Barnacle Bill was found in the woods outside a school. The faculty and students fed him until they could trap him and get him some help. This poor fellow had only one eye, and was severely emaciated, due to eating anything he could find to survive (including fabric and sand!). We nursed Barnacle Bill–now Lenny–back to health in our sick room for a while before he was ready for adoption. His new adopters came in with their daughter, and it was love at first sight! He sleeps in the daughter’s room at night and is glued to her side.

How to Teach Our Children to Respect Cats

by Jenny Holt, Freelance Writer
 
If you do not have pets, but you have children, then a time will come when the demand is made for you to get the former. Sometimes this is just an innate desire, sometimes it comes from seeing movies or TV shows or YouTube videos of cats falling in bins or being scared of cucumbers, or it comes from the social pressure of peers with pets. Whatever the reason, it’s natural for a parent to be wary as you do not know if your kids will respect the cat and how long they will look after it before it becomes one of your duties, not theirs. There are many ways to teach children to respect animals before you consider buying or rescuing one.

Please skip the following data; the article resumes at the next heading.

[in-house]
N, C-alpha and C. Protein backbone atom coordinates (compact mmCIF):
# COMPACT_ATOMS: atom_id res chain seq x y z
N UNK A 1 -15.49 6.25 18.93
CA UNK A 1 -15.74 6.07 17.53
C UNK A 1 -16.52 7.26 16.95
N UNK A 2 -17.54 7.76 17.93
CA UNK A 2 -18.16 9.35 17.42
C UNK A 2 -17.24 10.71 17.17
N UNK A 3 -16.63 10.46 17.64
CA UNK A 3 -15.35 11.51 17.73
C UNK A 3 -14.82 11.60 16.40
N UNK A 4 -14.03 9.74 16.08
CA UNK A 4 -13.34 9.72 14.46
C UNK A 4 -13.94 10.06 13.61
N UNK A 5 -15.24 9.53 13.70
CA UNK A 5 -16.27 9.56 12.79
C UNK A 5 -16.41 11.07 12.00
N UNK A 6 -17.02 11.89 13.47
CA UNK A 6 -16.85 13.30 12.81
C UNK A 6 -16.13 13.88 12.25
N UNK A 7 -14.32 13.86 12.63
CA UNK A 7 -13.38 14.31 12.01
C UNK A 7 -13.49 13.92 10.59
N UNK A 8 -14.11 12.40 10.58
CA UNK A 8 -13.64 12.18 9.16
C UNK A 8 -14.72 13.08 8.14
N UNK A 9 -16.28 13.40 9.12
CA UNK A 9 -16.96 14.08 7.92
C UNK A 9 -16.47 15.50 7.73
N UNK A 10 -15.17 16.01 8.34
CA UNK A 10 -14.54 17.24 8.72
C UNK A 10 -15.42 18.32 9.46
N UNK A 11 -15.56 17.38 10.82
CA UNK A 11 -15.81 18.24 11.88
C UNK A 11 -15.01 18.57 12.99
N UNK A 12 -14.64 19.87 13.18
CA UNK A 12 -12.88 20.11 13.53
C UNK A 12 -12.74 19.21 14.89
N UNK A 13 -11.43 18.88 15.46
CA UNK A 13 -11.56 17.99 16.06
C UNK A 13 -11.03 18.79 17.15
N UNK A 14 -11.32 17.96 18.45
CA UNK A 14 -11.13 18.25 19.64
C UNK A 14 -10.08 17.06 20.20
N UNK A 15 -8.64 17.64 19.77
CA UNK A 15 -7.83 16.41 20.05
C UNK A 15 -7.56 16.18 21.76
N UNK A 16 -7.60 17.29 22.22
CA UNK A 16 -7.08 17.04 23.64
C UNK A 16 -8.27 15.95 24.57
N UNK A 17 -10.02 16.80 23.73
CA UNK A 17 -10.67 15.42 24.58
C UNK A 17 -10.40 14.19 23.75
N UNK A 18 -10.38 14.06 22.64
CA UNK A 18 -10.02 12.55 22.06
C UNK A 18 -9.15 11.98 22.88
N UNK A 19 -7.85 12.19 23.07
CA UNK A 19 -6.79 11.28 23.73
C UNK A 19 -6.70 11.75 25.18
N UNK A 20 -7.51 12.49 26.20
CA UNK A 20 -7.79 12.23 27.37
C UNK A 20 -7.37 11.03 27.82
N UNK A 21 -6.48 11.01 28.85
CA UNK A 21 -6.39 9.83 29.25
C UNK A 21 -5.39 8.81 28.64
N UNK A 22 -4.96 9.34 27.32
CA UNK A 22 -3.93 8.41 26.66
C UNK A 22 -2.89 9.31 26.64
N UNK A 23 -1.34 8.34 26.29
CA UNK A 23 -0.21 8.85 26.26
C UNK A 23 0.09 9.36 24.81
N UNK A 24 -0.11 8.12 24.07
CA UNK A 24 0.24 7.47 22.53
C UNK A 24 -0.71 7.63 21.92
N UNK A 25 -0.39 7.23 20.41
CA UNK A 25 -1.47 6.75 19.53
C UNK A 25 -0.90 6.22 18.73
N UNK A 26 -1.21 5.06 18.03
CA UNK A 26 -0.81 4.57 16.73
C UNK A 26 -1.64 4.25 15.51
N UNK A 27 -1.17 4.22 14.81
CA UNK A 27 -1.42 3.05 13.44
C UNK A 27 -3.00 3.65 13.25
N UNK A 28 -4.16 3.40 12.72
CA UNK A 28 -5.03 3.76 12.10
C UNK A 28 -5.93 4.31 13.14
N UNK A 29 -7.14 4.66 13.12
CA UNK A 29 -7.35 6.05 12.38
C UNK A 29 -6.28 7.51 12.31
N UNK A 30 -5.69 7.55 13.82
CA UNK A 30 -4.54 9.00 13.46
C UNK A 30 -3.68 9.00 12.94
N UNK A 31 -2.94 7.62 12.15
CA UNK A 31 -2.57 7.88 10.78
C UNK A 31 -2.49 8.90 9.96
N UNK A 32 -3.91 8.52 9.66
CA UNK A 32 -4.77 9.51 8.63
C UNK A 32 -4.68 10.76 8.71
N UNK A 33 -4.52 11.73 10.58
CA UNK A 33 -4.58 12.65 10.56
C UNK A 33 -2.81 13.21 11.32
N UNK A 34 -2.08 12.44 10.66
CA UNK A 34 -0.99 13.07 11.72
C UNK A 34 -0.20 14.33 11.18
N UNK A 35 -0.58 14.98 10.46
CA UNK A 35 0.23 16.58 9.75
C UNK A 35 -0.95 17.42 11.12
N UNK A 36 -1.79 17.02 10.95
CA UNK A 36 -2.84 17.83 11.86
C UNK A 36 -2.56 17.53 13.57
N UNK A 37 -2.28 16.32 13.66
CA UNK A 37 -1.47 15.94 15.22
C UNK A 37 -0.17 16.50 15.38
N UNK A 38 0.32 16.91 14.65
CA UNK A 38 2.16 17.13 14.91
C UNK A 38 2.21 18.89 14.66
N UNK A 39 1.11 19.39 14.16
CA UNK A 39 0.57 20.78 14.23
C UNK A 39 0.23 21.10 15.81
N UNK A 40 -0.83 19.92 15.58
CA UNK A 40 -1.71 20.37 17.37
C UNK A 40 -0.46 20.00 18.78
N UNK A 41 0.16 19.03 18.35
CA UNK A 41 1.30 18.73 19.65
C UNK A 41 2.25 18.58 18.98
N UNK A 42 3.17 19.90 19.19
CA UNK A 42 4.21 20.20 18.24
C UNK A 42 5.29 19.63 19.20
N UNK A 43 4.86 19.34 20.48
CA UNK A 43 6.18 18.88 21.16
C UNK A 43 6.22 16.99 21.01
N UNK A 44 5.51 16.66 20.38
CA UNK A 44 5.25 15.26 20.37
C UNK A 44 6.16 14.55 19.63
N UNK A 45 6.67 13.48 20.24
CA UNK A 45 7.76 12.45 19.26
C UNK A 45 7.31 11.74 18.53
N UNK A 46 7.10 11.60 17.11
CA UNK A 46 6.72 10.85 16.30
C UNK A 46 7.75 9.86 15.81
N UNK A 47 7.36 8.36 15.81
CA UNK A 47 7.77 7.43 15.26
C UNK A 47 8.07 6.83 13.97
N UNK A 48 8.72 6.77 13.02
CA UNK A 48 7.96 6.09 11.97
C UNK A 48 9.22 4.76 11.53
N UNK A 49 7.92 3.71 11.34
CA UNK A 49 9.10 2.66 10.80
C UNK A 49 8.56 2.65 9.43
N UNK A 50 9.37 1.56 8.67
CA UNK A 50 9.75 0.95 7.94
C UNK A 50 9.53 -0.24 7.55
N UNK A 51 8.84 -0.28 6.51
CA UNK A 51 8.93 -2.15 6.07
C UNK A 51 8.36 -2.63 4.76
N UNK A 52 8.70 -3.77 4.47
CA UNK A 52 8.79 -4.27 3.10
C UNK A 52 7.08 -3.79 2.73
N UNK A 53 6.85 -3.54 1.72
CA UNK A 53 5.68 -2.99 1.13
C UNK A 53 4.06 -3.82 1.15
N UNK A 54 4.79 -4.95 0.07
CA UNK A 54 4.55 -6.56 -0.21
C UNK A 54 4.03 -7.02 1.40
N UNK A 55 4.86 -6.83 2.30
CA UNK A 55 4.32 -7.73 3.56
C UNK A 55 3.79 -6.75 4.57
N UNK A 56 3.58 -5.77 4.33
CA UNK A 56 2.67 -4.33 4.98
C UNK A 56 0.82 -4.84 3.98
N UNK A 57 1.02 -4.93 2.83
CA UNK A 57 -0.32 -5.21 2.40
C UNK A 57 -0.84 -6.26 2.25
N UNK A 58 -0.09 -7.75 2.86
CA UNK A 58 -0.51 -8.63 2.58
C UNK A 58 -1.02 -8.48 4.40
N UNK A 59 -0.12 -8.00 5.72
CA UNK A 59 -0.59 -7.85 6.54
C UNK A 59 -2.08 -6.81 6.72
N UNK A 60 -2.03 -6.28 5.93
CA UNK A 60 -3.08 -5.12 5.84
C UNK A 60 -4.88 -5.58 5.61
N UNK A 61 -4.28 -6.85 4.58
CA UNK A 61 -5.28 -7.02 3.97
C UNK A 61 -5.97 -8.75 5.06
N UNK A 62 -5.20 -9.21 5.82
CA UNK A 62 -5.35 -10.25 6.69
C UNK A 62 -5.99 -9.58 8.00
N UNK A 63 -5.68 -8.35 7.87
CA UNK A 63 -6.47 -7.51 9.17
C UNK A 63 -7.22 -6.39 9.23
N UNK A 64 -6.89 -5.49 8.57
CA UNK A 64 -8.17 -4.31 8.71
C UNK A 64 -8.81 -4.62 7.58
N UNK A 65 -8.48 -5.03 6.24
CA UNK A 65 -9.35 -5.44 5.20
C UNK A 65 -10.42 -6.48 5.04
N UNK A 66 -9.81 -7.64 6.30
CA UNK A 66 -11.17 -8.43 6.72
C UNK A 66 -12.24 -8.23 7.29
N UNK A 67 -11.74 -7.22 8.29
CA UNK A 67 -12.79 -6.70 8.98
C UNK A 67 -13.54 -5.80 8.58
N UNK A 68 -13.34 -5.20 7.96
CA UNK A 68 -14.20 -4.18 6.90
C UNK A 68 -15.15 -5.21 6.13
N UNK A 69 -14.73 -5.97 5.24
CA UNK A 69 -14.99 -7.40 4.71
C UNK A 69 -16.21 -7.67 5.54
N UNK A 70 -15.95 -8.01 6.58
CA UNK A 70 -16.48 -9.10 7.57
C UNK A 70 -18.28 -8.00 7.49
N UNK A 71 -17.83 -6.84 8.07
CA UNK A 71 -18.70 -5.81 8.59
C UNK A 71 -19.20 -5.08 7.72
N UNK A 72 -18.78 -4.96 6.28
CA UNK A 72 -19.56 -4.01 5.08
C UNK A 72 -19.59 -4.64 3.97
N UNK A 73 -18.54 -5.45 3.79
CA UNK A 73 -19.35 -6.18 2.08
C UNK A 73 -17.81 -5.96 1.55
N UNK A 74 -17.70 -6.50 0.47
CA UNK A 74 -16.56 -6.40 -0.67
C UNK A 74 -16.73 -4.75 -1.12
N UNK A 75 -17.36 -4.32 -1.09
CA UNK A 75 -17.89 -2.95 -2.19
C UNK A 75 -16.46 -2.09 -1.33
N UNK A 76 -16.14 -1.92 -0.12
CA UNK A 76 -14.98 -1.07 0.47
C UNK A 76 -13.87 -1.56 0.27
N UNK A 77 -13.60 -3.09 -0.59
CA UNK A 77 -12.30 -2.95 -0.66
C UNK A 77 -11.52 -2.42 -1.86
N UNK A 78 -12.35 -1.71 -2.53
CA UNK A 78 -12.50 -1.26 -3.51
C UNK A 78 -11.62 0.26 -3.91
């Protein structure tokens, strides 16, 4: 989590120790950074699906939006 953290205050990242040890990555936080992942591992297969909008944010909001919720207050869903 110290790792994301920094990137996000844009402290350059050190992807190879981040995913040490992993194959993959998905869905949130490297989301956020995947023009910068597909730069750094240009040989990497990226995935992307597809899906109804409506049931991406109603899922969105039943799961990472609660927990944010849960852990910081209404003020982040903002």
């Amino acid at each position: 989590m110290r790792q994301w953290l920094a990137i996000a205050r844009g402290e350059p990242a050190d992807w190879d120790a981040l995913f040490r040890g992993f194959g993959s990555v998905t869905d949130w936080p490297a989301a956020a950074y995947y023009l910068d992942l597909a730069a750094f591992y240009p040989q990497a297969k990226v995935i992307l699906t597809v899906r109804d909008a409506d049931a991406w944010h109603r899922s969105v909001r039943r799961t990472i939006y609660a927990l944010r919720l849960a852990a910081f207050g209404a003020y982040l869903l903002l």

Before You Get Your Kids a Pet Cat

The best thing any parent can do when preparing their children to have a pet cat is to set a good example. This does not only mean being kind to cats you see or who come into your garden, but talking well about them too. Kids pick up on a lot of what adults do and say, and they use this to model their own behavior. Move this on to reading books about animals together, include TV shows and movies too, and let them express their interest in animals through art or imaginary pets.

Respecting Animals in General